Why the TSA Is Using Instagram

The Transportation Security Administration on the cutting edge of social media with a new Instagram account.

Social media is a great way to engage a large audience. So much so, that it seems like everyone is on Facebook or Twitter these days. But what is the best method for tapping into the shock and awe that can cause issues to go viral — in a good way?

Images are often the most effective way to garner this kind of reaction. Instagram, the image-based social media platform, is extremely popular among tech-savvy citizens for that exact reason.

In a stroke of genius (or possible folly?), the Transportation Security Administration (TSA) recently joined Instagram to display confiscated items from screening locations and airports around the country.

The images, coupled with the long-standing TSA blog, serve to “facilitate an ongoing dialogue on innovations in security, technology and the checkpoint screening process.”

By using popular social media tools, the TSA hopes to reach more people and spread the word: If you don’t want your weapon confiscated, leave it at home. In fact, one of the most astounding revelations from the TSA’s visual representation is how many people still attempt to board airplanes with firearms.

The approach is clearly working, because the TSA Instagram stream has only posted 11 photos, yet it already has over 40,000 followers. The images range from fireworks to brass knuckles, and all of the items are sure to cause a collective gasp.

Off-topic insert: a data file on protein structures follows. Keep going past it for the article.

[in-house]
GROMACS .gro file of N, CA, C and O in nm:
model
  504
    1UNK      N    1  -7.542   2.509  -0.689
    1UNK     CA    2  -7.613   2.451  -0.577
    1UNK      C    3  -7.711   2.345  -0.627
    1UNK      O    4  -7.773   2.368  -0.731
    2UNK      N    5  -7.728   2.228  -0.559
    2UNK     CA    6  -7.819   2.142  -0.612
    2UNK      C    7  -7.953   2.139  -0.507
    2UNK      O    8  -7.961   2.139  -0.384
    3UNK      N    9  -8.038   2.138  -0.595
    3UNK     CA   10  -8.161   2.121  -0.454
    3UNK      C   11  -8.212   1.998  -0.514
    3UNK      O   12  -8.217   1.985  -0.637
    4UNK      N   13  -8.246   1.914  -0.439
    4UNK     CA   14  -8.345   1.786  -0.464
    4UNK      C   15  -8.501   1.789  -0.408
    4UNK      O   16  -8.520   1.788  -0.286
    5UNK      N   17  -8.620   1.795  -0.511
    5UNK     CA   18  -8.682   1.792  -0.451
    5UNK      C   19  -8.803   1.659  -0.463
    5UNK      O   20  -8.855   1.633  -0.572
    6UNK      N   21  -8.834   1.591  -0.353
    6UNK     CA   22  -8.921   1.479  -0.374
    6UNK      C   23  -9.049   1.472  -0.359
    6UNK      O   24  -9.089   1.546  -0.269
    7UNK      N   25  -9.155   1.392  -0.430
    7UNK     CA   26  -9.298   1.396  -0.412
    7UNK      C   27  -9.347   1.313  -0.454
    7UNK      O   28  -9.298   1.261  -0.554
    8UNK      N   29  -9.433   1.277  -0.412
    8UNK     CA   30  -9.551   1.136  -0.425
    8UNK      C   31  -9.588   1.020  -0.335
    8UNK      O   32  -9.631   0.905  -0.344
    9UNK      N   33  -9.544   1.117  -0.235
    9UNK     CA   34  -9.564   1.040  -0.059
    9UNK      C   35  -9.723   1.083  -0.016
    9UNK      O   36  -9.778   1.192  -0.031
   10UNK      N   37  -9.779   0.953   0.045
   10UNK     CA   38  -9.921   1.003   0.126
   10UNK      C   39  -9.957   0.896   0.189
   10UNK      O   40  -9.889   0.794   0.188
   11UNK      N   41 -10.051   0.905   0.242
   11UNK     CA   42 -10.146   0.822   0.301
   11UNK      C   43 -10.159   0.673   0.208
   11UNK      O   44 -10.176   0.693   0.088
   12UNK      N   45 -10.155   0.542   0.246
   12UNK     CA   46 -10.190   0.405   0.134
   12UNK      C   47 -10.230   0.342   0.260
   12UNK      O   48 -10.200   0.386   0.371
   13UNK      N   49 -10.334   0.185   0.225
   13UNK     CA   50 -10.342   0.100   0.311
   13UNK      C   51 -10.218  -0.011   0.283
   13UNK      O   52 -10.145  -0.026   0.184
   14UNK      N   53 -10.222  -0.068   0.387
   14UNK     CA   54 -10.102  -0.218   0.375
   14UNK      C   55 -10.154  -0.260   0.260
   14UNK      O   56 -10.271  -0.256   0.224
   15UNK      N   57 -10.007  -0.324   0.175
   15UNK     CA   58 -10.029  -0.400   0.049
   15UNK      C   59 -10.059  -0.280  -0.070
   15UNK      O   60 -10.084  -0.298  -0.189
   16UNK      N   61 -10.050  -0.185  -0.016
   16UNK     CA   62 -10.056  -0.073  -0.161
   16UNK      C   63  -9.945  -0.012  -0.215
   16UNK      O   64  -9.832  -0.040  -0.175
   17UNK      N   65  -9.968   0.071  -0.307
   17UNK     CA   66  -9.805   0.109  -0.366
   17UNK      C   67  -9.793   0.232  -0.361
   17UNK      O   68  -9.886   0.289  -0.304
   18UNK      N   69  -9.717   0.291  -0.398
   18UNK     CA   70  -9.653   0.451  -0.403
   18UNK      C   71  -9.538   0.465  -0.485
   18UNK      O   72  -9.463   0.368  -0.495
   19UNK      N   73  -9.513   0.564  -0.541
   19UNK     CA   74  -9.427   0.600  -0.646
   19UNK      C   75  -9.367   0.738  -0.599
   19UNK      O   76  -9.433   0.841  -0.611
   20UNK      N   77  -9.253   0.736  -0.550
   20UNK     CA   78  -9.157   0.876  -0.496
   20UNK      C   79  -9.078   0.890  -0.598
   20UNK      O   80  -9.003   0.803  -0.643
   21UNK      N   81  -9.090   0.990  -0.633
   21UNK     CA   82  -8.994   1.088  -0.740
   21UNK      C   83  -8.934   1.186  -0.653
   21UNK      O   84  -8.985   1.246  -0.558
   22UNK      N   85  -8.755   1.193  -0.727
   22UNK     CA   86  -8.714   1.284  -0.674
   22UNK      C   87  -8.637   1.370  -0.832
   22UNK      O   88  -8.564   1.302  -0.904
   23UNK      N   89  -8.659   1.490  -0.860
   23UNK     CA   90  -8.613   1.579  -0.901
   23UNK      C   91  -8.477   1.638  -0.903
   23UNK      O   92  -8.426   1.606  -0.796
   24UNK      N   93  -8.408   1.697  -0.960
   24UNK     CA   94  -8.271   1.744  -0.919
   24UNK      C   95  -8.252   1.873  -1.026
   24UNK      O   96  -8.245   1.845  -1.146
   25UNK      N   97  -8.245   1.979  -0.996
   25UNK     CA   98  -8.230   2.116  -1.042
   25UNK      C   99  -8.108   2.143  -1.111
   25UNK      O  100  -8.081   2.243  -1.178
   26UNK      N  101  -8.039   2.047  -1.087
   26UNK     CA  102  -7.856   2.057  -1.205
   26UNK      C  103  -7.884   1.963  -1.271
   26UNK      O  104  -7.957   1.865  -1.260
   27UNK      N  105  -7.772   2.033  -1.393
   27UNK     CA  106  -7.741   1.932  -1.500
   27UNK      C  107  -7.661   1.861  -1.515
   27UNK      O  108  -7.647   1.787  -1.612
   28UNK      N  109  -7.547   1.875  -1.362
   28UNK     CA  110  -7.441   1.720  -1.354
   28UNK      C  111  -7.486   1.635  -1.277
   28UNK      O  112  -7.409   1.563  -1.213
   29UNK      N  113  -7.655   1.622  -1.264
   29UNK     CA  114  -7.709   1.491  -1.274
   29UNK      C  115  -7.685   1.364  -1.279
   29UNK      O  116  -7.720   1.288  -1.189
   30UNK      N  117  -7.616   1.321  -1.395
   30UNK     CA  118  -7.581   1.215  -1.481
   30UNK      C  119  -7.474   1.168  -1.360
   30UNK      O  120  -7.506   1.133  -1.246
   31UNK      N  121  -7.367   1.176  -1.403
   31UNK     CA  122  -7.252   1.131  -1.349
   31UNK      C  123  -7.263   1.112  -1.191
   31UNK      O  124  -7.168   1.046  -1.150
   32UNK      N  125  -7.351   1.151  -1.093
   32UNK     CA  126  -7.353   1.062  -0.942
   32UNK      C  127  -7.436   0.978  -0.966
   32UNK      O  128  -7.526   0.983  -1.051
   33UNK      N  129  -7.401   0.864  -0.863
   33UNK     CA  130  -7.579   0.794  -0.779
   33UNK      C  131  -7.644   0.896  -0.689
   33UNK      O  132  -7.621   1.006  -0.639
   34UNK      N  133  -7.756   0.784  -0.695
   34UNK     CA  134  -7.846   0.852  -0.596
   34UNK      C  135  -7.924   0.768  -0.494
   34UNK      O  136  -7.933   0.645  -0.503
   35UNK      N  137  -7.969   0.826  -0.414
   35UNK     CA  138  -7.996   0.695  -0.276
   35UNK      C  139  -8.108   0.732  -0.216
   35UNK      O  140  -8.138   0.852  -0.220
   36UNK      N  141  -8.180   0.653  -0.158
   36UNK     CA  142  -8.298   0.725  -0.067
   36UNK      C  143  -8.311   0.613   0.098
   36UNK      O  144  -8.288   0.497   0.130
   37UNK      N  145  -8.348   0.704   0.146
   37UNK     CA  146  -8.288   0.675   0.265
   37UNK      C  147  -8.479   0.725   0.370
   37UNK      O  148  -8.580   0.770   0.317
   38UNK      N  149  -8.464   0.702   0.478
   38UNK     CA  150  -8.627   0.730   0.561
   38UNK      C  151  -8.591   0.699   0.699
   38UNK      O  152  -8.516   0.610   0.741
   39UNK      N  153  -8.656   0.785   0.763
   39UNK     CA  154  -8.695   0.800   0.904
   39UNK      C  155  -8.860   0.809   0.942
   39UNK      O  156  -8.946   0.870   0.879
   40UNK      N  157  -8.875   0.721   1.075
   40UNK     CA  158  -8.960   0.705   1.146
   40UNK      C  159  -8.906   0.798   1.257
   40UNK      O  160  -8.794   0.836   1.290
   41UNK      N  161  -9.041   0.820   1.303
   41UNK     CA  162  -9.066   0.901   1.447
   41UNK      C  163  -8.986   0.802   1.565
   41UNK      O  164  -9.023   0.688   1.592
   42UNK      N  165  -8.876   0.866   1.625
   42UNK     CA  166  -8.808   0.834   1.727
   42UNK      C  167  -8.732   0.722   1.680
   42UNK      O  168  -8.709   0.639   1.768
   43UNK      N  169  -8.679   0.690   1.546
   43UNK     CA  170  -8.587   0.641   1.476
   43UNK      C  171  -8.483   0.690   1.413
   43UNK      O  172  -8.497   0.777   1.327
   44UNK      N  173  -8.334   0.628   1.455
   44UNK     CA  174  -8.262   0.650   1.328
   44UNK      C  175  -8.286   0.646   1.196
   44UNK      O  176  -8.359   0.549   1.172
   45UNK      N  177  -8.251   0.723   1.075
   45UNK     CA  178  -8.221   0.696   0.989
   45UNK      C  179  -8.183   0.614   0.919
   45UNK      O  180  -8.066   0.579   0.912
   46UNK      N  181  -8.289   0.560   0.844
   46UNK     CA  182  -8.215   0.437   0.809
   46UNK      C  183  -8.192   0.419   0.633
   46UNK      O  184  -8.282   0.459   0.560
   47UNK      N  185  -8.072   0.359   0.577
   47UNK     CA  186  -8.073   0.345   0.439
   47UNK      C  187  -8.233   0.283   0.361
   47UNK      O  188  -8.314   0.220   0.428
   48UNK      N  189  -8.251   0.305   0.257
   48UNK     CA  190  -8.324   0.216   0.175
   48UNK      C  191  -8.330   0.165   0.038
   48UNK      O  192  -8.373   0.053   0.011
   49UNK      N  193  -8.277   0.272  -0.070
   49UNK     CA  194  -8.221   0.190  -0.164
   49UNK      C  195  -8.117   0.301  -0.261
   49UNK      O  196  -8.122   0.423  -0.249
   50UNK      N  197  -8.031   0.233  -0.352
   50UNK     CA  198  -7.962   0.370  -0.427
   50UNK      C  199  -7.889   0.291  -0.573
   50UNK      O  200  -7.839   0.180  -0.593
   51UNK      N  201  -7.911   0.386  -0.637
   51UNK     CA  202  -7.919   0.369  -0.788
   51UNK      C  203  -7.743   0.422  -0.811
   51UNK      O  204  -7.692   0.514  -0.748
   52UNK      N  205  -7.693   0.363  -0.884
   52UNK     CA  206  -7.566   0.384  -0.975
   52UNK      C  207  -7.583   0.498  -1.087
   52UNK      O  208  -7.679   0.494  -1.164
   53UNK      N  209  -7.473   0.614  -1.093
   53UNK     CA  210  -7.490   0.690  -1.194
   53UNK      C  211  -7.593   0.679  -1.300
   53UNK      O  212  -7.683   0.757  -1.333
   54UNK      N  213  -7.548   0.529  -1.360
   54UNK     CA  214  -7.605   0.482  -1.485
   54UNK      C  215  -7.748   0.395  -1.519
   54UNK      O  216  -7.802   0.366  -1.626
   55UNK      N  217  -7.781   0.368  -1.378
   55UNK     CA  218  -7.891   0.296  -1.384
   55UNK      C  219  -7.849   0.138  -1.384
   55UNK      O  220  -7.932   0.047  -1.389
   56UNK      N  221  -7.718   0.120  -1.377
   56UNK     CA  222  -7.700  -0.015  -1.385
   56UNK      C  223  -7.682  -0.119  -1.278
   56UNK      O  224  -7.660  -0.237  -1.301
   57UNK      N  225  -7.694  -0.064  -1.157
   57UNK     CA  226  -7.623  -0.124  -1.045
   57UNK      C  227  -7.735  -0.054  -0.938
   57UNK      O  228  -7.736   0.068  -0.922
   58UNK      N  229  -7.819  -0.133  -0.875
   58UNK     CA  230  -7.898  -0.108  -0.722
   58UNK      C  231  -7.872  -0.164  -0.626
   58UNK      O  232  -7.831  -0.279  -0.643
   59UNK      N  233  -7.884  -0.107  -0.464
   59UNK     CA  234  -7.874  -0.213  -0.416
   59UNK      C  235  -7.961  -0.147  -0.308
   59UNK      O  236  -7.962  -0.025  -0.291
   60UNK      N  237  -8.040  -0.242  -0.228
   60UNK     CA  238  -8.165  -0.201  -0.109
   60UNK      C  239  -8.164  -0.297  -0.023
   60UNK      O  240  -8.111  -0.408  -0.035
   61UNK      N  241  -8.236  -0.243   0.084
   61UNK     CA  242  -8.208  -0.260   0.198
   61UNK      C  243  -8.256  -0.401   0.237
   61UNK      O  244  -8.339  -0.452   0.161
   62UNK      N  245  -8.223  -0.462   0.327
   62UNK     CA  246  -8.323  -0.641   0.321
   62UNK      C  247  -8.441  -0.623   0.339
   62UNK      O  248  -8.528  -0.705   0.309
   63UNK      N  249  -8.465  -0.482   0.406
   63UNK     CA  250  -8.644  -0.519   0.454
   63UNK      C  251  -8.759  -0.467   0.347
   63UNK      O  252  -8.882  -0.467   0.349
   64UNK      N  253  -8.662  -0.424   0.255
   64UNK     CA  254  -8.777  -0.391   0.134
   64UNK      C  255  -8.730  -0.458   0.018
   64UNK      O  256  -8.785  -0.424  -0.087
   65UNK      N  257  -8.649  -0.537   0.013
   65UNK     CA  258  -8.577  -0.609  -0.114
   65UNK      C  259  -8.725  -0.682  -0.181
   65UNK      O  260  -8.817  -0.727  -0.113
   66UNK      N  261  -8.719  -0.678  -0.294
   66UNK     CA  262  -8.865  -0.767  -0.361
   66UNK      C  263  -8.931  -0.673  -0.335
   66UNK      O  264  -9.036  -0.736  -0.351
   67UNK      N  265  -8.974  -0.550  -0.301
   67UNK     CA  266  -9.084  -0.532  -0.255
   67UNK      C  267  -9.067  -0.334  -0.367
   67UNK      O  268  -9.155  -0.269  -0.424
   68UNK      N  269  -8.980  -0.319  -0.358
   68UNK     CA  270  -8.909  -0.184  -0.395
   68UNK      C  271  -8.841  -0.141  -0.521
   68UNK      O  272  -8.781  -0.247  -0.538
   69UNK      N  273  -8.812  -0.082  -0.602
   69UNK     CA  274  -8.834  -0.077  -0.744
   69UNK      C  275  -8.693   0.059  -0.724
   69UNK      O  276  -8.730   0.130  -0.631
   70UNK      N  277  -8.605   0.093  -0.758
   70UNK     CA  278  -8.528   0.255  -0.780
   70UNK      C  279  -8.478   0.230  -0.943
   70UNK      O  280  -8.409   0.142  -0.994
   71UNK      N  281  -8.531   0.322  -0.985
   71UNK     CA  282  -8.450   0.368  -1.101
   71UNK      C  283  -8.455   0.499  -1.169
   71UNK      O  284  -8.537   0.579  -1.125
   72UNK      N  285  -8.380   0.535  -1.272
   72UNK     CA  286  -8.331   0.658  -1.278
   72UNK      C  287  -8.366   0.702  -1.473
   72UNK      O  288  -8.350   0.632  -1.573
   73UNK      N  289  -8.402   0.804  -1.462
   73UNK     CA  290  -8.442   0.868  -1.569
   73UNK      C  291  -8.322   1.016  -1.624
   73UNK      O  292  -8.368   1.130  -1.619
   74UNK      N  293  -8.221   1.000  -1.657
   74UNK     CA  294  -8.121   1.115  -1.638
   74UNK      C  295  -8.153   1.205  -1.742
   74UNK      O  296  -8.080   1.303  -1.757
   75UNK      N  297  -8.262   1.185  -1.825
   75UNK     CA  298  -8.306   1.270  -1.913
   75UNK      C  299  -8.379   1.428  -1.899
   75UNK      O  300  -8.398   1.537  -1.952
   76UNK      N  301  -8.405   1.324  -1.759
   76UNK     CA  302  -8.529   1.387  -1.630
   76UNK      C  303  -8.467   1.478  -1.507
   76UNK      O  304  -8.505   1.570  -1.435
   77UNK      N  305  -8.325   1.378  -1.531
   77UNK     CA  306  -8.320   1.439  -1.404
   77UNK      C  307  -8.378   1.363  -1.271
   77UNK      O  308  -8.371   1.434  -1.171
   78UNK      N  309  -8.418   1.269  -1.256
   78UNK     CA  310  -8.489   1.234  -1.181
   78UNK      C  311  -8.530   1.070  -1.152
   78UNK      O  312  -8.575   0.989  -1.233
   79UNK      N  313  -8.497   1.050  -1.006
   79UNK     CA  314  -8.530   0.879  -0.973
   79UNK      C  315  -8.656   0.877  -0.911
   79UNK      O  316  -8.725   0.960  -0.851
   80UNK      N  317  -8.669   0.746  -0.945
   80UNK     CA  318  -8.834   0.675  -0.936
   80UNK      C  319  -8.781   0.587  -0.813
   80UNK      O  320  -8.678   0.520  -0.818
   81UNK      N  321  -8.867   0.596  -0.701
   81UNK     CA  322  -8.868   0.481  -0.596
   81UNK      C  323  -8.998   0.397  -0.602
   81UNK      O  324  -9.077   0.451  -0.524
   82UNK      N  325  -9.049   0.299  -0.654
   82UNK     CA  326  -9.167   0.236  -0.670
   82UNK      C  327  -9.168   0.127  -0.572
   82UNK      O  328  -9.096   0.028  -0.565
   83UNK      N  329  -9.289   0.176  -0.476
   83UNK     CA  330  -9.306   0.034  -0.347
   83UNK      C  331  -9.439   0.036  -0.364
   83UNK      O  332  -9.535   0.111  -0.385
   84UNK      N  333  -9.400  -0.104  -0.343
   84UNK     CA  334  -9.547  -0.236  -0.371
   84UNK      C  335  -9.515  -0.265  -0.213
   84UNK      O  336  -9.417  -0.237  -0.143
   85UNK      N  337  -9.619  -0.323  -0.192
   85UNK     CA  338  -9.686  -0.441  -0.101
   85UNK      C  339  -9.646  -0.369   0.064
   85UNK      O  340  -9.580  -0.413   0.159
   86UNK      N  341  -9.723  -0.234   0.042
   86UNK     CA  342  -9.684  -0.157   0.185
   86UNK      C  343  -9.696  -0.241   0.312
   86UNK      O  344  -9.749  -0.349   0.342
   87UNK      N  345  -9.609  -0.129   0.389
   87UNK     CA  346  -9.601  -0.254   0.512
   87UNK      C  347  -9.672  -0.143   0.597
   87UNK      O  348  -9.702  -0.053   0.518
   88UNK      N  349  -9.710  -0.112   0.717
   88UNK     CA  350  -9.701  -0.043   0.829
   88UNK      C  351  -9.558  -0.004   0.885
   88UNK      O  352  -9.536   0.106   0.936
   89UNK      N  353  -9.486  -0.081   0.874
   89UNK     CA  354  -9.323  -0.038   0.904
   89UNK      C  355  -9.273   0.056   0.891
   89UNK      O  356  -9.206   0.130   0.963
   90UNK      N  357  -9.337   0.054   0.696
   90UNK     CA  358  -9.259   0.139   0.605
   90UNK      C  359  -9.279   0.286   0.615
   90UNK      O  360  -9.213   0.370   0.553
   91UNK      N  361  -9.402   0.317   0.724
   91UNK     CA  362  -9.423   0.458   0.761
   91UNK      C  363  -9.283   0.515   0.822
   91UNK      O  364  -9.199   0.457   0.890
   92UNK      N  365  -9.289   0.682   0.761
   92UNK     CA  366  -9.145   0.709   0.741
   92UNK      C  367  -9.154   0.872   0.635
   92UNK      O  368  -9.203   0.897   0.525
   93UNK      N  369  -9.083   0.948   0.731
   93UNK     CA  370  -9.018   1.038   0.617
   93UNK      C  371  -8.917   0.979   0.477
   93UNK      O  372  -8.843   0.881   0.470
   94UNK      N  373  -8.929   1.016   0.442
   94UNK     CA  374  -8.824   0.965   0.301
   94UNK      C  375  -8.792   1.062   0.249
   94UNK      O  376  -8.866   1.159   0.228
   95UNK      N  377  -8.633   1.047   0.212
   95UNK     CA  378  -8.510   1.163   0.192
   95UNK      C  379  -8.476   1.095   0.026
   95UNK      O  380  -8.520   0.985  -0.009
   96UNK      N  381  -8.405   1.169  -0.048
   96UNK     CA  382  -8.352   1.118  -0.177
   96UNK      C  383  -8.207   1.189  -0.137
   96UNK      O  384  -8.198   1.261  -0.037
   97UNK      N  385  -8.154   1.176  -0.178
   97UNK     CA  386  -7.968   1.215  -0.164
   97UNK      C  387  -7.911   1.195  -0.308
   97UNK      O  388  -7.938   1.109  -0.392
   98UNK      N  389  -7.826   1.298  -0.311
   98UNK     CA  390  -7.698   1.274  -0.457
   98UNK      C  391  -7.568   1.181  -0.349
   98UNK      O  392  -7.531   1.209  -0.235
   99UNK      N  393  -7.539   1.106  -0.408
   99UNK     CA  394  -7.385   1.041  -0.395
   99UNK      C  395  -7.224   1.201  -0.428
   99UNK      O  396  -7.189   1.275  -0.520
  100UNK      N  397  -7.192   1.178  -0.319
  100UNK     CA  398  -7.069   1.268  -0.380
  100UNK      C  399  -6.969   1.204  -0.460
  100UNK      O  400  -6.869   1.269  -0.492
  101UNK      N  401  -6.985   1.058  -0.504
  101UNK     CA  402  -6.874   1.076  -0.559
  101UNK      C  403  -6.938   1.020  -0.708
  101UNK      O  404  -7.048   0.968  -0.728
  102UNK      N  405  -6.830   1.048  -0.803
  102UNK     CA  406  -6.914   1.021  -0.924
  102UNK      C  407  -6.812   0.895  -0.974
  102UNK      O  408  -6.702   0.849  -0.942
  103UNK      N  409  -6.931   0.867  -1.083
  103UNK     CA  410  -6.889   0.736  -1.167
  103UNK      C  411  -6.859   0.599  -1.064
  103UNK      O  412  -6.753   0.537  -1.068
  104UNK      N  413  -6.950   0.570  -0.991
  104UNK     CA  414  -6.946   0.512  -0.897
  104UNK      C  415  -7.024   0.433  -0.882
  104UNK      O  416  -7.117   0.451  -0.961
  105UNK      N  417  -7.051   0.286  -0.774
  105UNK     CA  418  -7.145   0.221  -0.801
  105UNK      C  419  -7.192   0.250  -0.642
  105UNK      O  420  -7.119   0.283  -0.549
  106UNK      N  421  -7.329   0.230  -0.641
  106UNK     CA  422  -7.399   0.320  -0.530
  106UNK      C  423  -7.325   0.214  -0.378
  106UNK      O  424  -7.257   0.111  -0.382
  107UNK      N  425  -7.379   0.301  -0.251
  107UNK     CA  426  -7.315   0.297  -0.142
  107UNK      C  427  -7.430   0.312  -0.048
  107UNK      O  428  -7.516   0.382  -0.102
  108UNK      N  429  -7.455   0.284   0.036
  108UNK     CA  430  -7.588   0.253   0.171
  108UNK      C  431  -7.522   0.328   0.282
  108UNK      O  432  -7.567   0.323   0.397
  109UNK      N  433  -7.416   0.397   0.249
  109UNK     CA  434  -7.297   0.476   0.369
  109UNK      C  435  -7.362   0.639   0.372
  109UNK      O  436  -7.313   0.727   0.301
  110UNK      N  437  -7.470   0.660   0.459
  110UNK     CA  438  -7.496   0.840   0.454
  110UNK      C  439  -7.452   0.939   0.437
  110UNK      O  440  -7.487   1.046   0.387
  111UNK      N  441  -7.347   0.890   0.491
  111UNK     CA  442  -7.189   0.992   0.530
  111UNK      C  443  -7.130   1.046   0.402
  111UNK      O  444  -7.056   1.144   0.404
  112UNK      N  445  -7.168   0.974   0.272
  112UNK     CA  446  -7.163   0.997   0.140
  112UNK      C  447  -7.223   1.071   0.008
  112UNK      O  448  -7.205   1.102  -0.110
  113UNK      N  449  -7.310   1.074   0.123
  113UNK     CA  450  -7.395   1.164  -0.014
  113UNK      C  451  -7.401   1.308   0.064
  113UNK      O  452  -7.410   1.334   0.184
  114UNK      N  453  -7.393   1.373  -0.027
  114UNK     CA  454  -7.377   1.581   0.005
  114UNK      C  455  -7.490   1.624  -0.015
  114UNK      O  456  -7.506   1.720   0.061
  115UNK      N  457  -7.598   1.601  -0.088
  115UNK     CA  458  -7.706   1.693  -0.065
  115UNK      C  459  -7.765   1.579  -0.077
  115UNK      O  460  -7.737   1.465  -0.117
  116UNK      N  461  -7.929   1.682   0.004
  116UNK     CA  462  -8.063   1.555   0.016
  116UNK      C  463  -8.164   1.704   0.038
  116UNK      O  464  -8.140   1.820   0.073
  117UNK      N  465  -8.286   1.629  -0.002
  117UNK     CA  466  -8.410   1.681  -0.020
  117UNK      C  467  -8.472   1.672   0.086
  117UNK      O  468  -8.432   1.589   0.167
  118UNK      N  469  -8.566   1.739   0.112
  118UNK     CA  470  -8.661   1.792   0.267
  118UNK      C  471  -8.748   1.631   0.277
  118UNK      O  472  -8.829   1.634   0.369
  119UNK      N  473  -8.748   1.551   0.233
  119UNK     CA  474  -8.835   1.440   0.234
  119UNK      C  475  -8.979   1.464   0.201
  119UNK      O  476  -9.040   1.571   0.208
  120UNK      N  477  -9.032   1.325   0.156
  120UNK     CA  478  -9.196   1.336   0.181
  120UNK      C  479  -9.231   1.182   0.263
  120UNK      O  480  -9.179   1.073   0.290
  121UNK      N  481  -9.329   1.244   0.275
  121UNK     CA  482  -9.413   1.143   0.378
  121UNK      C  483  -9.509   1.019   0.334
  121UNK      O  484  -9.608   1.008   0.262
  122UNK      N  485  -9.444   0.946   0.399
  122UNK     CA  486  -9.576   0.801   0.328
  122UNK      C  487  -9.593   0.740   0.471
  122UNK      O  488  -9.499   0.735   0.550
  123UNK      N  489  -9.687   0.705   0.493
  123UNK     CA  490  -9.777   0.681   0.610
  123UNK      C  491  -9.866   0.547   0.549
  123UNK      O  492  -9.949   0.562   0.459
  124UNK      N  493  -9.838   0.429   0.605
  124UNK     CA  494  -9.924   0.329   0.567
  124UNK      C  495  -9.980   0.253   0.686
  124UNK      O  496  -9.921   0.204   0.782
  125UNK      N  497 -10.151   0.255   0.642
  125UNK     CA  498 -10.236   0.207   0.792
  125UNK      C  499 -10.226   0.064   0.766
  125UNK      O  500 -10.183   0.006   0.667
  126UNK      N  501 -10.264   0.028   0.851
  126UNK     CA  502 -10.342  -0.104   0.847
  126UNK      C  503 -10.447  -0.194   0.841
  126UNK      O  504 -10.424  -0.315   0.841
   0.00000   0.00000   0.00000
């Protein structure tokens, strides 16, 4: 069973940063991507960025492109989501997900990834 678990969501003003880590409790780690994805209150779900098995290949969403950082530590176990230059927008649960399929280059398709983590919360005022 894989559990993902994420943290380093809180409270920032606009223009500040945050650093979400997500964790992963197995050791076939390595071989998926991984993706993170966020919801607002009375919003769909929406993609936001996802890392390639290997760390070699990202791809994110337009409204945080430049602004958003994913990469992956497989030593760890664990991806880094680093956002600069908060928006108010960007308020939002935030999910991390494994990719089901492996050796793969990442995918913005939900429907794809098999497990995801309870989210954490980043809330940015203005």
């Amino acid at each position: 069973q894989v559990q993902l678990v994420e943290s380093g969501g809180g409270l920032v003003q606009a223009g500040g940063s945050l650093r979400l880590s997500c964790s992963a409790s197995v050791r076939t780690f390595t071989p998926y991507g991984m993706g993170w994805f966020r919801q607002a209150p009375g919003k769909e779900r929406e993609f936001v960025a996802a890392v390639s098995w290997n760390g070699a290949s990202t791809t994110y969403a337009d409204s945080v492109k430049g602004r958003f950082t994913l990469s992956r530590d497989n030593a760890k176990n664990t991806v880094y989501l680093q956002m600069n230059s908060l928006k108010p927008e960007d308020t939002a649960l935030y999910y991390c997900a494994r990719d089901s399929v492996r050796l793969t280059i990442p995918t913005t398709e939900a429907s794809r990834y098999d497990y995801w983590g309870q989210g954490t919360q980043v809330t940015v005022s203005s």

The TSA has been plagued by accusations of privacy infringement, and public commentary has kept the issue from being swept under the carpet. Airline passengers have taken to social media to vent their frustrations over disruptive pat downs and improper behavior by some agents.

The move to more transparent communication may help counterbalance public relations frustrations. However, public shaming of rule violators may only further prove the antagonistic nature of this particular agency.

So far, the TSA has retained a sense of humor by using an abundance of hashtags and filters. How effective will they be at spreading air travel rules and regulations in this way? Only time will tell.

<p>iStockphoto/ThinkStock</p>
Jul 09 2013